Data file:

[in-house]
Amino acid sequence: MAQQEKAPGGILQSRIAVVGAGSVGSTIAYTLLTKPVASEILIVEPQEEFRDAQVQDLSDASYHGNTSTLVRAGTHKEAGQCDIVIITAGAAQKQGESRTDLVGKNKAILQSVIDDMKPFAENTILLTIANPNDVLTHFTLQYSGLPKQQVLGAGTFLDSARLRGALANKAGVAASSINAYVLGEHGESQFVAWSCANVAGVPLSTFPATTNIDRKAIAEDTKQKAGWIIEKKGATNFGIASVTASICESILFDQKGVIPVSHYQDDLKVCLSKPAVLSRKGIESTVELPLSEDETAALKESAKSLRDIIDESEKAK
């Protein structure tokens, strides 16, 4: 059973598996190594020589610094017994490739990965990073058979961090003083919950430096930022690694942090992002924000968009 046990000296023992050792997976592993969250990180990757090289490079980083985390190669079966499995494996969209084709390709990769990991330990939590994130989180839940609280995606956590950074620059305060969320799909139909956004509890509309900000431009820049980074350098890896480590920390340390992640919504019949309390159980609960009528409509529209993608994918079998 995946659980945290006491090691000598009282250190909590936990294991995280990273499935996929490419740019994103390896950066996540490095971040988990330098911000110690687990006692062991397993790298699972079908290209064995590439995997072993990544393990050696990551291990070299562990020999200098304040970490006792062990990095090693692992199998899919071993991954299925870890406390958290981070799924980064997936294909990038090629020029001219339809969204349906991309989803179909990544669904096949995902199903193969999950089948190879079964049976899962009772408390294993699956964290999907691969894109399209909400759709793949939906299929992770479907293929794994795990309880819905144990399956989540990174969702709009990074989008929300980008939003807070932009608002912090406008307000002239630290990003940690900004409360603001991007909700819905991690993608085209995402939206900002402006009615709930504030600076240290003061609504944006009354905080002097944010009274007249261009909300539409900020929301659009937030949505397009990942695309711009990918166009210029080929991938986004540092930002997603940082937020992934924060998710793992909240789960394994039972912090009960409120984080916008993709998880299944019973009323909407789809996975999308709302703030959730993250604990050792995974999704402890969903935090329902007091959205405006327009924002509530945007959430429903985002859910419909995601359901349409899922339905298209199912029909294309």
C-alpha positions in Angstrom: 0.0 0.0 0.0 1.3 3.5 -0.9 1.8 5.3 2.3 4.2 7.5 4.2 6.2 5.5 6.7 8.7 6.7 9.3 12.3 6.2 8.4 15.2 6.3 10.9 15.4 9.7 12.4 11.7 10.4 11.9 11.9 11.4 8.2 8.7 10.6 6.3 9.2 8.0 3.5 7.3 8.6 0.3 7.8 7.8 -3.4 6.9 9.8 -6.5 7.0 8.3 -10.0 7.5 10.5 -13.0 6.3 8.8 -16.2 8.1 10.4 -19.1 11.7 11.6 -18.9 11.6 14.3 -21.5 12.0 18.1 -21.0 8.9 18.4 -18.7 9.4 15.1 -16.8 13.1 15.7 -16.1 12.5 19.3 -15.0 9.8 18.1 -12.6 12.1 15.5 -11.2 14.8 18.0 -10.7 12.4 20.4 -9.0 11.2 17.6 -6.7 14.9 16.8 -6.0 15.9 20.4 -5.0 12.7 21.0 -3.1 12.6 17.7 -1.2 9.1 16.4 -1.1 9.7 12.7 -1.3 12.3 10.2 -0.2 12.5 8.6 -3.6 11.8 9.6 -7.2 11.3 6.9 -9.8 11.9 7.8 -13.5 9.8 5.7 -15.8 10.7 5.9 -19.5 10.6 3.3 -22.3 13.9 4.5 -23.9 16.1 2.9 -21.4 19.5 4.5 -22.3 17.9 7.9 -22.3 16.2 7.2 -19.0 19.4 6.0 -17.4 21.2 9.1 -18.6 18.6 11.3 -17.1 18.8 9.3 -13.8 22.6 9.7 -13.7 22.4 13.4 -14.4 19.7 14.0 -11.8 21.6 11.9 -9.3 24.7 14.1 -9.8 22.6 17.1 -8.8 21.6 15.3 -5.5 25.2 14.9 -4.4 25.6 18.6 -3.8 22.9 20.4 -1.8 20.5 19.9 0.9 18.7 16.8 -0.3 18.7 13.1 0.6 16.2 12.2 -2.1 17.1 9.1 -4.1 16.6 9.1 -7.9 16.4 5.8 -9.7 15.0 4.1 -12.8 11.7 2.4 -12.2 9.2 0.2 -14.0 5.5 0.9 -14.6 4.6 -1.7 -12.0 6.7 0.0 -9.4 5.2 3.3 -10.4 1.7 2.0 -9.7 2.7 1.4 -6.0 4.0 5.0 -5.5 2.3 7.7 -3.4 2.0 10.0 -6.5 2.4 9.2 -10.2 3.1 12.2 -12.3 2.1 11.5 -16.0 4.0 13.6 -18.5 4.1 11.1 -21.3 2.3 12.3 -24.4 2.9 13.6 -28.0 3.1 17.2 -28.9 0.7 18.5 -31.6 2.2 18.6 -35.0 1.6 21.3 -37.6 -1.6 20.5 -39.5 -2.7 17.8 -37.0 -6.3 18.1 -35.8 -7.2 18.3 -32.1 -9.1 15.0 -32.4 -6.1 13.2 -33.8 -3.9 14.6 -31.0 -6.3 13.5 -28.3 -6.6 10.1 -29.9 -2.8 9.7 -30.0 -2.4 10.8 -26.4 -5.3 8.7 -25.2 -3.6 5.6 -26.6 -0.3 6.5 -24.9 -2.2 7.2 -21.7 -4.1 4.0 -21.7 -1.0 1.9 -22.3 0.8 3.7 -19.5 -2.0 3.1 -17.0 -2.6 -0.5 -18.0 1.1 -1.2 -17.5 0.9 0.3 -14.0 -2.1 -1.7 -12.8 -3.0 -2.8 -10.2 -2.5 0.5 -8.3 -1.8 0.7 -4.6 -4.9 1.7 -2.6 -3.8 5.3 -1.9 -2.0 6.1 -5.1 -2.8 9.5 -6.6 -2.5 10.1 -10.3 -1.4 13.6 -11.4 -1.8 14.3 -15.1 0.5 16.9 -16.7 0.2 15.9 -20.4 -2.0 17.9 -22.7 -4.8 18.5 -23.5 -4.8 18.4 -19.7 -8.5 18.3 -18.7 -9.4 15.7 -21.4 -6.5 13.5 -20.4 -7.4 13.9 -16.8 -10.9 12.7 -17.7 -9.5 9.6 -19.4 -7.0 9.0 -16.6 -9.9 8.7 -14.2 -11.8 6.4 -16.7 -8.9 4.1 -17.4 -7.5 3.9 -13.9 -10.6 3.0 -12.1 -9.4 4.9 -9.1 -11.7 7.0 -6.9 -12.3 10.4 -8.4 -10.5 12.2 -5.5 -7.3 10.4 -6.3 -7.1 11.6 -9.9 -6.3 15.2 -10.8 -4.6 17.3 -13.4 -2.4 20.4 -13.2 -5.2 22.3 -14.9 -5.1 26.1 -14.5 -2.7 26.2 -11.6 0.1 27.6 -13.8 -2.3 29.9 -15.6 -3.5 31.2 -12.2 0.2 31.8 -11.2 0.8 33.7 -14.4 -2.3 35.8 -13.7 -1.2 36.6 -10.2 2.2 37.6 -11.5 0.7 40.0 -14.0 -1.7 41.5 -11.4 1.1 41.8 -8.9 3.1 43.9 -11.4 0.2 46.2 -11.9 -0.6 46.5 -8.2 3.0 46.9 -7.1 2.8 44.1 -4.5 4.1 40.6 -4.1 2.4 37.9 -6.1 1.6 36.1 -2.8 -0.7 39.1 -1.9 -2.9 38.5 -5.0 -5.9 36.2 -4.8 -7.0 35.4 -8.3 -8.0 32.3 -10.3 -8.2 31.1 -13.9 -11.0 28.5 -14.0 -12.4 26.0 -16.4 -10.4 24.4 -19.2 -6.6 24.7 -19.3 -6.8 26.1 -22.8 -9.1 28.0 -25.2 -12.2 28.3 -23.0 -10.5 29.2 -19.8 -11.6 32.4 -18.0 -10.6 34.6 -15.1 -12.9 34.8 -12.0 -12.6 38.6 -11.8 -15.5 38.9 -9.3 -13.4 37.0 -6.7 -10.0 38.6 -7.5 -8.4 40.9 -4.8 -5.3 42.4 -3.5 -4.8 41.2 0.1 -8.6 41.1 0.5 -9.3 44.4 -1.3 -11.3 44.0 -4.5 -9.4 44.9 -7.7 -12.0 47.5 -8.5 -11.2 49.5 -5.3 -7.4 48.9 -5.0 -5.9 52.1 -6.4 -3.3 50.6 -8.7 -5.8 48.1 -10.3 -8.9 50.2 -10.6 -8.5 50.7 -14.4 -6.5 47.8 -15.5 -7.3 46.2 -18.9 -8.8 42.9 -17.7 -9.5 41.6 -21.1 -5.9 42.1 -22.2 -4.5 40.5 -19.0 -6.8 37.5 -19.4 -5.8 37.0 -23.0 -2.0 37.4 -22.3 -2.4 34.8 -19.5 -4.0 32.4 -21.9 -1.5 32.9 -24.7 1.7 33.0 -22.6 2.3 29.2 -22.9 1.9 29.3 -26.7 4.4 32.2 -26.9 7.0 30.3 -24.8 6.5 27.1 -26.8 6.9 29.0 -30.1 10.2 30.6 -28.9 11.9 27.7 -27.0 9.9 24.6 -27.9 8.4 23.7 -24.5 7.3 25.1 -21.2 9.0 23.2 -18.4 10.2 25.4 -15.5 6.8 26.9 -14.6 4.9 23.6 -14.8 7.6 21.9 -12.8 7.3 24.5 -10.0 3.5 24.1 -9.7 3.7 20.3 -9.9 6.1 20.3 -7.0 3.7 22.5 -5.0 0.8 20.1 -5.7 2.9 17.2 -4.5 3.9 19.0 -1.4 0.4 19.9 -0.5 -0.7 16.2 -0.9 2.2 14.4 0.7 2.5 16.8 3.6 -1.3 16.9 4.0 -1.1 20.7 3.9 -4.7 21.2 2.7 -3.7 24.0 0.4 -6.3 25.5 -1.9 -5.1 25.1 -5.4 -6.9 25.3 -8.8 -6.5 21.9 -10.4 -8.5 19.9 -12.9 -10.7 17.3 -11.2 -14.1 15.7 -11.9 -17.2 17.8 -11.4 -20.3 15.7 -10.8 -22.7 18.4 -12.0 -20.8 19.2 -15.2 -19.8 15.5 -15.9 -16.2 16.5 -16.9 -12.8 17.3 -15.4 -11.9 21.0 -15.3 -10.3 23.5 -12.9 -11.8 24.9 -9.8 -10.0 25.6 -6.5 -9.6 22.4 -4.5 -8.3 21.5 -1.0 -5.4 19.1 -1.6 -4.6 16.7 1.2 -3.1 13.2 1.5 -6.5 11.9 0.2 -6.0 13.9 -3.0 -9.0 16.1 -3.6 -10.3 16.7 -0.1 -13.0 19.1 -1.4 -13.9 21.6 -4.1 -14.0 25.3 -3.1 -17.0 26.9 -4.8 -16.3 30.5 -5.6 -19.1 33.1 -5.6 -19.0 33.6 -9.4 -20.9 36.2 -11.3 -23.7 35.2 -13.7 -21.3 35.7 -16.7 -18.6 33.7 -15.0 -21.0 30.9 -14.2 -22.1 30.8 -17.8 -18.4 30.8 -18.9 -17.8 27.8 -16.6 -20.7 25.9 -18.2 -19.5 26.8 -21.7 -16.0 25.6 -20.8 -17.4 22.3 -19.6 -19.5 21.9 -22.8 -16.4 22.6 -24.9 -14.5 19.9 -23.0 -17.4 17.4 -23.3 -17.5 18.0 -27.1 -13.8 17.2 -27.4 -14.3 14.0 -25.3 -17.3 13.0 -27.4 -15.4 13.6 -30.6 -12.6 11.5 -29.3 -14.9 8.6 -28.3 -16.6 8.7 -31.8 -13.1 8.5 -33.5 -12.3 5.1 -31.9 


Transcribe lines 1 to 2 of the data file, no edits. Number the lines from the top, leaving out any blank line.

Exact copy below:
[in-house]
Amino acid sequence: MAQQEKAPGGILQSRIAVVGAGSVGSTIAYTLLTKPVASEILIVEPQEEFRDAQVQDLSDASYHGNTSTLVRAGTHKEAGQCDIVIITAGAAQKQGESRTDLVGKNKAILQSVIDDMKPFAENTILLTIANPNDVLTHFTLQYSGLPKQQVLGAGTFLDSARLRGALANKAGVAASSINAYVLGEHGESQFVAWSCANVAGVPLSTFPATTNIDRKAIAEDTKQKAGWIIEKKGATNFGIASVTASICESILFDQKGVIPVSHYQDDLKVCLSKPAVLSRKGIESTVELPLSEDETAALKESAKSLRDIIDESEKAK